The Quest for a Malaria Vaccine: SBRI’s Stefan Kappe Stares Down a Leading Candidate

Xconomy Seattle — 

If everything breaks right for Stefan Kappe‘s research, he’ll be able to tell the grandkids he played a leading role in wiping out malaria. It will probably take 10 years, if not longer. But this guy is clearly undaunted. On a Friday afternoon at his office at the Seattle Biomedical Research Institute (SBRI), the German scientist stared me down with an intensity that says he doesn’t have a minute to waste.

“We don’t have a vaccine,” Kappe said. “For nearly 100 years, people have tried. It’s one of the highest priorities in medicine, but we haven’t been accomplish it.”

Malaria kills more than 1 million people each year, making it one of the world’s leading killers, according to the Centers for Disease Control and Prevention. Most of those deaths are among young children in sub-Saharan Africa, yet this disease is on the top of the minds of some of Seattle’s leading biomedical researchers. Kappe is one of those people, and since he isn’t available to discuss his work at our inaugural Xconomy Forum on Thursday, I made sure to track him down in advance. He has a timely story. The vaccine candidate he’s been working on for years is being primed to enter its first clinical trial in the middle of 2009 at Walter Reed Army Institute of Research.

The state of the art in malaria vaccines right now isn’t much to write home about, Kappe says. A candidate from GlaxoSmithKline called RTS,S/AS01 is in the final stage of clinical studies in children in Africa, and has shown an ability to protect them about 50 percent of the time from developing clinical symptoms of malaria.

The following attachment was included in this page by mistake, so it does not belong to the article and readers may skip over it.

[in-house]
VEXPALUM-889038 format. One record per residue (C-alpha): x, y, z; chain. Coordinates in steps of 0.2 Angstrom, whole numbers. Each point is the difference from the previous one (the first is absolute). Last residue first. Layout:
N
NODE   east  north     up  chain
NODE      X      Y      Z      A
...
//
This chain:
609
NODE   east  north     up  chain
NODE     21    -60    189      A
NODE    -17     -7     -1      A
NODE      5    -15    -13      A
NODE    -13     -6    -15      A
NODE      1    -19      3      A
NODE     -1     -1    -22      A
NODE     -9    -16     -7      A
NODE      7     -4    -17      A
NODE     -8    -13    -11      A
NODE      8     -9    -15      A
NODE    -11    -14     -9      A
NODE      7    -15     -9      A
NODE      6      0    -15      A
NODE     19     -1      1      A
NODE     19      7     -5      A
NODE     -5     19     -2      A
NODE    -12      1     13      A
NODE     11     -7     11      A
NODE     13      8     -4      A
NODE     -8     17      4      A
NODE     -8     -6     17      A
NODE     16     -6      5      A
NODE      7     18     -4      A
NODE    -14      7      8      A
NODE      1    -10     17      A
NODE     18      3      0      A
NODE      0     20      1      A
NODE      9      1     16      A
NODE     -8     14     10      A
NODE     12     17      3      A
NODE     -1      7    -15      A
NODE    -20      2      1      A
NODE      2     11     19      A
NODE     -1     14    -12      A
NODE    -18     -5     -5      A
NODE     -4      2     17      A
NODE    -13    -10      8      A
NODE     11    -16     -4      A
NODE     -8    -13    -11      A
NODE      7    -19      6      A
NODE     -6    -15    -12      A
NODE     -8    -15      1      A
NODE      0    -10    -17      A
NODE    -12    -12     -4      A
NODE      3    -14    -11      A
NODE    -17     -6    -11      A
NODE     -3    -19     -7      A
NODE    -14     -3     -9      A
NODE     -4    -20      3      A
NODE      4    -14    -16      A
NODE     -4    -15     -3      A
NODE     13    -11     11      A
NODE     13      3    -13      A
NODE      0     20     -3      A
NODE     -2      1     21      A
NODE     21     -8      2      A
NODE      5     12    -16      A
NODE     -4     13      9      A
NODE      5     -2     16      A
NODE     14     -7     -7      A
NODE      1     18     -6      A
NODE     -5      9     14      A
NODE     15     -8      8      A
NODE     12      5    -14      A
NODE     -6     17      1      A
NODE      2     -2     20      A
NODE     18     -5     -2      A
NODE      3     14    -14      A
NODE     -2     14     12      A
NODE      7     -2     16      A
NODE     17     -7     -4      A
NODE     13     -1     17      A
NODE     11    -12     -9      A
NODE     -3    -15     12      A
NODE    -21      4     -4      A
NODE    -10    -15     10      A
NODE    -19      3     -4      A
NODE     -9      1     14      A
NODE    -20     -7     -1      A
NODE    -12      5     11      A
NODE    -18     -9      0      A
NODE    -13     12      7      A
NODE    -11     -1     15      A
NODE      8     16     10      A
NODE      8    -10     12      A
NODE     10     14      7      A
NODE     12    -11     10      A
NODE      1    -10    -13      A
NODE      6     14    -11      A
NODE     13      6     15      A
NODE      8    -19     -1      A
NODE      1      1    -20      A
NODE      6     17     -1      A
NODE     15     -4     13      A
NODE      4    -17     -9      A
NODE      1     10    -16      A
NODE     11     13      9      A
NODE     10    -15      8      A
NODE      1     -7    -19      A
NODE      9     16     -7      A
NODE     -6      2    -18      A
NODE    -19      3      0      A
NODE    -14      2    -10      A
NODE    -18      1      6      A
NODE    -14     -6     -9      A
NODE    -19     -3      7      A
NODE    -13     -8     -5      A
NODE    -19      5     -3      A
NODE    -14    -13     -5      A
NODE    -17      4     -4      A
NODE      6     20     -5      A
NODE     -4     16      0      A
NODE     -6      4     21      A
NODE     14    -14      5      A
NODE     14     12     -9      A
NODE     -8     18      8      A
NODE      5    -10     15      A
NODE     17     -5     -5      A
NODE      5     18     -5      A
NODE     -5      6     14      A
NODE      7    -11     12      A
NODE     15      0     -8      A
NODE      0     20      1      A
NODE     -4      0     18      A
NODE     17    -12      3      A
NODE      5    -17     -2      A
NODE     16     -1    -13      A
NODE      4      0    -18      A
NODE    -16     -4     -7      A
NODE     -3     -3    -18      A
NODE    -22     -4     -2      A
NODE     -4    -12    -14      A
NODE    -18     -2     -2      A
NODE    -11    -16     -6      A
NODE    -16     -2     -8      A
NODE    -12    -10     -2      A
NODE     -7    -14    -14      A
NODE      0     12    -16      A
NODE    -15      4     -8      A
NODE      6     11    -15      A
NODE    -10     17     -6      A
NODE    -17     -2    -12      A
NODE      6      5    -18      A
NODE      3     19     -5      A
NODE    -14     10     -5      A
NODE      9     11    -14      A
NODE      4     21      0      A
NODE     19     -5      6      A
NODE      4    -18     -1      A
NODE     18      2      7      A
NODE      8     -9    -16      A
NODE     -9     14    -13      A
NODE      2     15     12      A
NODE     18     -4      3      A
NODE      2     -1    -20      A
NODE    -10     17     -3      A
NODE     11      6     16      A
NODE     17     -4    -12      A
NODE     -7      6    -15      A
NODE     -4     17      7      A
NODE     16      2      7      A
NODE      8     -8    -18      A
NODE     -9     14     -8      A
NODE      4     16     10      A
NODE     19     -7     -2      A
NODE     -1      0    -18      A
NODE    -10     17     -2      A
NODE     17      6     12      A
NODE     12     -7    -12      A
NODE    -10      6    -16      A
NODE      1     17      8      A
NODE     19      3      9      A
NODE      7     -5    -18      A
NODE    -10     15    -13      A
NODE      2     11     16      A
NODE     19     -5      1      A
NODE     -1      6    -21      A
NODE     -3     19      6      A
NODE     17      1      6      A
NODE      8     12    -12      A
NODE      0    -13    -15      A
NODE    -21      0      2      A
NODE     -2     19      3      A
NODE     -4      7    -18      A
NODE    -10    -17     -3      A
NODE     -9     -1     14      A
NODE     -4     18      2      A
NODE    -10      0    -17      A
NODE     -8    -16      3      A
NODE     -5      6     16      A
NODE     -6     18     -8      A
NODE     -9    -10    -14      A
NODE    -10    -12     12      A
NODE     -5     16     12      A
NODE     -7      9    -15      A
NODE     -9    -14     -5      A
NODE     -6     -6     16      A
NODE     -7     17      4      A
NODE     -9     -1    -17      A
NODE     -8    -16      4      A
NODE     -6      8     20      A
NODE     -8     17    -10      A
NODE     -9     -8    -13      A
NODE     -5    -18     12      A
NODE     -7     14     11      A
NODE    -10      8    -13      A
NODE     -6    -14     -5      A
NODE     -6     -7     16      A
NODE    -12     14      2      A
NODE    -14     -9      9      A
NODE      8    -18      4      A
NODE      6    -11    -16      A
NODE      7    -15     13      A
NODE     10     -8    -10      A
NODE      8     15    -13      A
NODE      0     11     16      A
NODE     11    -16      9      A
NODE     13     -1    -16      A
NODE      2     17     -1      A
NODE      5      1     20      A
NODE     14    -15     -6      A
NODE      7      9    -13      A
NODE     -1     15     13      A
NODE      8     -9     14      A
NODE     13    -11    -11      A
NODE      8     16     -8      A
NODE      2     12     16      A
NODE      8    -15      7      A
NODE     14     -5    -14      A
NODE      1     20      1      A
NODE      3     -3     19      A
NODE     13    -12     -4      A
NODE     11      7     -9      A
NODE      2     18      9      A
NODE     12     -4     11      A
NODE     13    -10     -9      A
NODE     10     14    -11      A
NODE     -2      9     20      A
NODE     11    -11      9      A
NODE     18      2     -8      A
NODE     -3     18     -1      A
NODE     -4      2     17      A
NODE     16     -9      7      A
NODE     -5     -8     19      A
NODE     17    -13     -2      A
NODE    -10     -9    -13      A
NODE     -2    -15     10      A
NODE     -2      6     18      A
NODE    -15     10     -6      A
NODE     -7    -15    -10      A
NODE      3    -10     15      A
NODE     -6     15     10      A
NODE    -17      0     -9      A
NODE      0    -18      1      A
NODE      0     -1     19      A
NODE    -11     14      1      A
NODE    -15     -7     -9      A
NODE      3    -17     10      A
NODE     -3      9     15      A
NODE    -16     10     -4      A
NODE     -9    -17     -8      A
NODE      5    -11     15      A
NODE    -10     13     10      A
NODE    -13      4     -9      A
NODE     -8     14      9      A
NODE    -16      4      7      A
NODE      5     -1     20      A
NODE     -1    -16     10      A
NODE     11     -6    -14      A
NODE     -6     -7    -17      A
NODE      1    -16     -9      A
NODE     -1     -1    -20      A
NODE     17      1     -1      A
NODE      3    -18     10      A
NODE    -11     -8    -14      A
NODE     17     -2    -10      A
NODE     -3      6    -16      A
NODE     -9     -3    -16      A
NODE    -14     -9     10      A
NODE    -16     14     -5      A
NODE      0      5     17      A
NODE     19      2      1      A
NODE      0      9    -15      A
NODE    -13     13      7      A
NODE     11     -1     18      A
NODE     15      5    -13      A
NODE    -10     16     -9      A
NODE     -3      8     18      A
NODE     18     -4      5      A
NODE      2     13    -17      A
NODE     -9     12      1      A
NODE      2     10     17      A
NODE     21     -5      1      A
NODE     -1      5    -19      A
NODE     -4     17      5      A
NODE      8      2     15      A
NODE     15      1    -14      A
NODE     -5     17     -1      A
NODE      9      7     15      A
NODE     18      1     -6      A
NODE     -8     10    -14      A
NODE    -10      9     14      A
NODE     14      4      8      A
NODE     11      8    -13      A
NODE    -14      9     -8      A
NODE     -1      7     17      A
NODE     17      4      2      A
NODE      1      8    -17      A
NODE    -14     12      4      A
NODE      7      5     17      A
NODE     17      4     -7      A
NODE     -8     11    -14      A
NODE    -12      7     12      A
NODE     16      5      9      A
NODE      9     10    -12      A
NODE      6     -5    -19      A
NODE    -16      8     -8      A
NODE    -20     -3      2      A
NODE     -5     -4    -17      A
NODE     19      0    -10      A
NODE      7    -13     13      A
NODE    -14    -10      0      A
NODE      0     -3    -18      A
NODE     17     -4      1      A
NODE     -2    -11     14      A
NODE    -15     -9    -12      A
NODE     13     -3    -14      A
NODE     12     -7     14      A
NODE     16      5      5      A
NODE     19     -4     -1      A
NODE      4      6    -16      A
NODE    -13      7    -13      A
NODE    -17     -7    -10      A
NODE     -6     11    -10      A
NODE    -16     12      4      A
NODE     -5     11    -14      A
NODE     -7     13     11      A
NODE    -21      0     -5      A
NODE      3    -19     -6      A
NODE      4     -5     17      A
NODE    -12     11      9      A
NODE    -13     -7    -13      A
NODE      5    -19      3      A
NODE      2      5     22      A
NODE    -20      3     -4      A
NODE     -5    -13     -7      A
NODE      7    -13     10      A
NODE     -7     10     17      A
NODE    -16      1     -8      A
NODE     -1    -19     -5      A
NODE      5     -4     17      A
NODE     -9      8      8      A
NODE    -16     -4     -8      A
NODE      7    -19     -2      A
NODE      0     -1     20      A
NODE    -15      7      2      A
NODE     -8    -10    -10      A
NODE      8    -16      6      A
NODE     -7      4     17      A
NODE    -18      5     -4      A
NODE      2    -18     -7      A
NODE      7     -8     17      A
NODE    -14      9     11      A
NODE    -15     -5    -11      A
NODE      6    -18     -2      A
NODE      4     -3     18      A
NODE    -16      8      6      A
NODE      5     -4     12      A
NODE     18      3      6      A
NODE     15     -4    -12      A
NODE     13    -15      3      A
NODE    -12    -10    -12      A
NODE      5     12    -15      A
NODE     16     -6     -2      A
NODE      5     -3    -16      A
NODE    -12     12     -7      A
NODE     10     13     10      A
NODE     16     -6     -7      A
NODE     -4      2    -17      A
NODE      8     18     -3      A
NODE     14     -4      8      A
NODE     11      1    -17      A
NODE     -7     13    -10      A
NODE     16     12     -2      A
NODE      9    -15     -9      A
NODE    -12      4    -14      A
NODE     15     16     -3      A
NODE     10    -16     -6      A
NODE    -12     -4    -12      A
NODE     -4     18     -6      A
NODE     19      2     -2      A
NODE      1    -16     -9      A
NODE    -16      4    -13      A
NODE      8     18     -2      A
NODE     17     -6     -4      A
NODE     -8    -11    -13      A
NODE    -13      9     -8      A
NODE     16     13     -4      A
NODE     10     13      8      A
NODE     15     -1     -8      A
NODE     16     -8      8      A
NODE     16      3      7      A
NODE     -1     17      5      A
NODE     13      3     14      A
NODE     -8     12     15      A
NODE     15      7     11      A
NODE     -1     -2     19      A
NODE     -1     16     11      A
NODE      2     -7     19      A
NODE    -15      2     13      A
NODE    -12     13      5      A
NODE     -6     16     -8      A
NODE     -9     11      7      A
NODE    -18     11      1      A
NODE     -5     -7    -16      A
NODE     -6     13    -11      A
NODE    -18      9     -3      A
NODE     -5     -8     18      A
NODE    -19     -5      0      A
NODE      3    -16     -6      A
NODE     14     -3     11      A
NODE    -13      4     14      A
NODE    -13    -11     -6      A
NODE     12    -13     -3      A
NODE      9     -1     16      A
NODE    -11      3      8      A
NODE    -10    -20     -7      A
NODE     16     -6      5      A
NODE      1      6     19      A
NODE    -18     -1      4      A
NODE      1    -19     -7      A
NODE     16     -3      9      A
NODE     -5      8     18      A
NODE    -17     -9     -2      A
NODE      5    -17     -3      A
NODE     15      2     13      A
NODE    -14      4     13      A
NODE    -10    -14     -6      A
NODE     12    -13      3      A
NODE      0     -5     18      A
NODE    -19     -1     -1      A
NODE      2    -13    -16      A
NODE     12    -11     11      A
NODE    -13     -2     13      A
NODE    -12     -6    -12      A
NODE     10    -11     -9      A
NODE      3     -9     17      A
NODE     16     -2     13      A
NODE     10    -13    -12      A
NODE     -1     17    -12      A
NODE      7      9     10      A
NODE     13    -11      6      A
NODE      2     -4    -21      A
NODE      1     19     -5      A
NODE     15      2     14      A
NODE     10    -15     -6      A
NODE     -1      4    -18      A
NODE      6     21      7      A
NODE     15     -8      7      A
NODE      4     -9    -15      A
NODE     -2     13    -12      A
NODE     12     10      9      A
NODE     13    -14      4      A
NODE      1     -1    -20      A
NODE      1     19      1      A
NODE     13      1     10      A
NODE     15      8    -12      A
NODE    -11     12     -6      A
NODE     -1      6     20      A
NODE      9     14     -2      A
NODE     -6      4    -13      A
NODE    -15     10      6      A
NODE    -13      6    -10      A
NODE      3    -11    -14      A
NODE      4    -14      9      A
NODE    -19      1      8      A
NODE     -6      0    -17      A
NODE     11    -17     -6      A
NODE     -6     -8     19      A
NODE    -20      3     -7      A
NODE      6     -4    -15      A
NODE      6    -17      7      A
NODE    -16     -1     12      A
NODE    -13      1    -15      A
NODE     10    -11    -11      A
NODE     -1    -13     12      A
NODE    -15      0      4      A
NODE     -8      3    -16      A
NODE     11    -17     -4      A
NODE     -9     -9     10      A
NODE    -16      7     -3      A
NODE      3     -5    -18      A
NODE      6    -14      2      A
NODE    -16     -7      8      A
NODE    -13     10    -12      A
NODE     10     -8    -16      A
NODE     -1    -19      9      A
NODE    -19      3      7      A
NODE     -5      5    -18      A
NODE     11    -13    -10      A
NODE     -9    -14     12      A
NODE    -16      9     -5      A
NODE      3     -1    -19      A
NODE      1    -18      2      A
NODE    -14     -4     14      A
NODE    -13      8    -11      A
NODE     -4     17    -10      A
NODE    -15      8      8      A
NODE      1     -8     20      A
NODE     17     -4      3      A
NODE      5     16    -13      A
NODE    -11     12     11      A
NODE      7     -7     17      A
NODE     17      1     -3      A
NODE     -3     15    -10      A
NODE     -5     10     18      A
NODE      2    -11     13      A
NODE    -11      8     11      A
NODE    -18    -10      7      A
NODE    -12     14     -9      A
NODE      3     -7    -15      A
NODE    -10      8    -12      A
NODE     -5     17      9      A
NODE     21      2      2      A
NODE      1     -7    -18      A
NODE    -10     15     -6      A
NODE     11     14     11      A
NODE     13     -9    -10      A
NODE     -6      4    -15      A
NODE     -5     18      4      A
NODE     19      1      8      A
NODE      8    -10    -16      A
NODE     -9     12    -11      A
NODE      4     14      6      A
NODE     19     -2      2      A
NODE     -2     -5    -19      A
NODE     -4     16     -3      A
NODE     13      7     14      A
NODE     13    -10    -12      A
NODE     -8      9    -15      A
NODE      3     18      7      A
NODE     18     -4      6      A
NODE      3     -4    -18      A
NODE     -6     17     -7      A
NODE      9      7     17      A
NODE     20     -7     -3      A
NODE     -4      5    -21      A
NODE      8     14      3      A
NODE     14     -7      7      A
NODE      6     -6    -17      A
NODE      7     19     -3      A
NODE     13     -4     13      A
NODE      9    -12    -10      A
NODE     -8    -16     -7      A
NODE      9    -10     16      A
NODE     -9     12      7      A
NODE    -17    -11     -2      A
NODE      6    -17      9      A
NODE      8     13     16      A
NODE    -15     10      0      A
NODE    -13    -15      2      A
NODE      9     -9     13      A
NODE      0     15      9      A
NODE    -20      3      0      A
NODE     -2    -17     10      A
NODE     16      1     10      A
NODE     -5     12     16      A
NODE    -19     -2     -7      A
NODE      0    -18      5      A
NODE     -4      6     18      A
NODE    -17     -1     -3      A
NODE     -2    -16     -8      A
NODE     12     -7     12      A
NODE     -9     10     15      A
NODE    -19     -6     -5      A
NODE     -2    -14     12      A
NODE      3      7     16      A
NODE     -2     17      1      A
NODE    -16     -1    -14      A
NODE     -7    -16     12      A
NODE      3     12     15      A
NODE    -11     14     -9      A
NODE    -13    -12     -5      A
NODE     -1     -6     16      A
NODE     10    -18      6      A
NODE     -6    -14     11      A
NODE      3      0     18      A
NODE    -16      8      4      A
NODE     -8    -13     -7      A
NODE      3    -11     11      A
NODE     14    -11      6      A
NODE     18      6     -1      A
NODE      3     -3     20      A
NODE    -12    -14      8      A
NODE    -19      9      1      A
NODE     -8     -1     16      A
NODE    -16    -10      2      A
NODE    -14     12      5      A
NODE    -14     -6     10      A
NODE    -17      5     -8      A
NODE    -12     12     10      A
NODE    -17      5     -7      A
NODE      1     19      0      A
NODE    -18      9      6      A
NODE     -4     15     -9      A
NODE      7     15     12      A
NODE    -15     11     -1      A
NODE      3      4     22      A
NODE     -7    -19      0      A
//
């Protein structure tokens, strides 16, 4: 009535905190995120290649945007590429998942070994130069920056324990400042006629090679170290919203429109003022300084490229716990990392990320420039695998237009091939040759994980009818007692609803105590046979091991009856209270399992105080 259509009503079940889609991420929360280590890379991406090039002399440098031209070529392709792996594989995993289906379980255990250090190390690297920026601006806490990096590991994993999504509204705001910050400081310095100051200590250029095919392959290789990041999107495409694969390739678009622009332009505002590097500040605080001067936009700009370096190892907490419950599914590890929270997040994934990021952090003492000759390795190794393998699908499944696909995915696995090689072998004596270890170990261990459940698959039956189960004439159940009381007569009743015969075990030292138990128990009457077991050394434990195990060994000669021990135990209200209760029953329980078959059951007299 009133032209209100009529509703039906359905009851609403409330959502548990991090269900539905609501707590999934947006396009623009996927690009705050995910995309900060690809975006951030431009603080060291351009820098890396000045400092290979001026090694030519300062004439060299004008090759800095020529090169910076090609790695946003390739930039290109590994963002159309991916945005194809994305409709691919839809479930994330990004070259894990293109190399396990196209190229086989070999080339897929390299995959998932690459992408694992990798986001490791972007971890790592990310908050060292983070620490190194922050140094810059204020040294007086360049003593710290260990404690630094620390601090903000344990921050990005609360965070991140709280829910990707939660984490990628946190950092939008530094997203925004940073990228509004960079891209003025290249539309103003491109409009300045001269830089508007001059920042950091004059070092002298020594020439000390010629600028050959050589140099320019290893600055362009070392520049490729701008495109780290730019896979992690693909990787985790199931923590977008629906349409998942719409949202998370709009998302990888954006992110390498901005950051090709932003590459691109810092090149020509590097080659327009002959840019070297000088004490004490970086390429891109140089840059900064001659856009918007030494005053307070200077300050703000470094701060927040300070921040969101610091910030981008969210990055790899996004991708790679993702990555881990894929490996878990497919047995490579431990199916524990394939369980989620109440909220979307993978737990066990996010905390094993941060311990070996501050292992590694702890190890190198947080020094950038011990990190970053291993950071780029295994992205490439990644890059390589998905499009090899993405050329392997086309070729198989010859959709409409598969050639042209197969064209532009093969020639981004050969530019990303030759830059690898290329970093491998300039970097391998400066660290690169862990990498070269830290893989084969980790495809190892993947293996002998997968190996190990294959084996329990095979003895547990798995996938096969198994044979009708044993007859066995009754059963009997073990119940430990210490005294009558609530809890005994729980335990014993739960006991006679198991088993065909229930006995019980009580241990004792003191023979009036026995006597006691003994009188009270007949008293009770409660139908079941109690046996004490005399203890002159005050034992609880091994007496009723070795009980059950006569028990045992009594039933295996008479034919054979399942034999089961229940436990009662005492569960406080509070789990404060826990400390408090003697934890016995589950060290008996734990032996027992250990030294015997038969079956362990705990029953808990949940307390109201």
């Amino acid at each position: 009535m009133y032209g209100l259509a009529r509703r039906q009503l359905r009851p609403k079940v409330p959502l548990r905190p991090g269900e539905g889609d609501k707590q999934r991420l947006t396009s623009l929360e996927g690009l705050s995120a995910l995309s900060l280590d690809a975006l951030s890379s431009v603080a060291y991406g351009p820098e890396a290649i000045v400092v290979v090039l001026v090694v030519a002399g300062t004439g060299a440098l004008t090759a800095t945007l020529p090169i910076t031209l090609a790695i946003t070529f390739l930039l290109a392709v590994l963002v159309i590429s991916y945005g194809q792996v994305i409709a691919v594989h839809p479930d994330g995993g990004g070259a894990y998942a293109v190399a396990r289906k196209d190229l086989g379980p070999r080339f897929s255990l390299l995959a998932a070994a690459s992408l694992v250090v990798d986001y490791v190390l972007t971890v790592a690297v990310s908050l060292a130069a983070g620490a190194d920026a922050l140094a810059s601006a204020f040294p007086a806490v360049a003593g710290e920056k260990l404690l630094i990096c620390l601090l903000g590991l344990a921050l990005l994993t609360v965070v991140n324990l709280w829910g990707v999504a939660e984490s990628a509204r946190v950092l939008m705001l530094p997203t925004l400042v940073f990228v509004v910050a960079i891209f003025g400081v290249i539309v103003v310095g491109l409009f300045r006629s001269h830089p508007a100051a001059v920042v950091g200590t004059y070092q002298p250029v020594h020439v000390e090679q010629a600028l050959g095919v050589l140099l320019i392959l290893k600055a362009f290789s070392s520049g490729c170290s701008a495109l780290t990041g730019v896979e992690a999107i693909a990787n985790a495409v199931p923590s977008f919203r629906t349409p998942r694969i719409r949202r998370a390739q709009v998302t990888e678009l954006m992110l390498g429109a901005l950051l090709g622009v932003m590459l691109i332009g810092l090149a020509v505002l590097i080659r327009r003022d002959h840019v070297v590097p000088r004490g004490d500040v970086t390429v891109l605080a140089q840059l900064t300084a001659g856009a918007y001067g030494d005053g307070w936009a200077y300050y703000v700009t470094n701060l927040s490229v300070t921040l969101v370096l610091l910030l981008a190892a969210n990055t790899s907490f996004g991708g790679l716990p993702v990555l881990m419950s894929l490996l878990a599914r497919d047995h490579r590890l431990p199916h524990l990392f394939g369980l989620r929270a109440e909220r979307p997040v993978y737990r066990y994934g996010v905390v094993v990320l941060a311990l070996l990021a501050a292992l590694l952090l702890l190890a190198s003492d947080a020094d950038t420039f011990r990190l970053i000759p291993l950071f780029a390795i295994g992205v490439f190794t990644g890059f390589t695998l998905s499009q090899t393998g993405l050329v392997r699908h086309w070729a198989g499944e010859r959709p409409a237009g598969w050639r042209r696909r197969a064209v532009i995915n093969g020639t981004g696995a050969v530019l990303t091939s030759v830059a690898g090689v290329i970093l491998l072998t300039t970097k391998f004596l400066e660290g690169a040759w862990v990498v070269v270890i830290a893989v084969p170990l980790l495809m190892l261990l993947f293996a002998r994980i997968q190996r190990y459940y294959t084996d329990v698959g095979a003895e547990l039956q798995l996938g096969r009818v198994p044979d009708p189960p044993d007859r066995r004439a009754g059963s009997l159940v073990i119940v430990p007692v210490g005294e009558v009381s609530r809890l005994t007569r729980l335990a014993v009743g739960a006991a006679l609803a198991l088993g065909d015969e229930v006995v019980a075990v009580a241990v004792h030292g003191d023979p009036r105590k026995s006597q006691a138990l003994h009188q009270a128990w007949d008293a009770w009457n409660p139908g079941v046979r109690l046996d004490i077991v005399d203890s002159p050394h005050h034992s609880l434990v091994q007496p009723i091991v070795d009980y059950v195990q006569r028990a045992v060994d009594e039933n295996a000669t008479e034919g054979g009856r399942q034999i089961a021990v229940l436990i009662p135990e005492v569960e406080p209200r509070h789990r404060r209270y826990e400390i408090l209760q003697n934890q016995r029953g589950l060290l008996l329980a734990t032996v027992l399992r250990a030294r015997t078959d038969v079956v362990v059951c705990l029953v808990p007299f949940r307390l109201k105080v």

“That’s not enough,” he says. “That’s not enough to eradicate malaria. We need a vaccine that probably is 90 percent effective or more. It’s a high bar.”

So exactly how does Kappe plan to take on this challenge, and how is this any different from the long list of failures that precedes him?

First, we need to know a few basics about vaccines. There are the whole-killed variety of vaccines, in which an entire bug (like rabies) is killed, and all the hallmarks of the virus are injected to provoke the immune system. Then there are live-attenuated (weakened) vaccines, like the polio or flu vaccine, that usually stimulate the immune defenses a little more vigorously because it’s, well, alive. Then again, it offers a small chance of actually infecting you with the bug. Last, there are snippets of protein, or sub-units, that can be clipped out to give the immune system something specific to attack that can’t actually infect you.

The Glaxo vaccine candidate uses this single-sub-unit protein approach. Kappe isn’t optimistic about this being the answer for malaria, because the parasite is more complex than most bugs, with about 5,000 genes. Waving one hallmark protein like a flag in front of a bull isn’t probably going to do enough to spark a strong, multi-pronged immune response to the malaria invader, he says.

So, Kappe prefers the live-weakened flavor of vaccine. Studies that date back to the 1960s in volunteers, including prisoners, found … Next Page »

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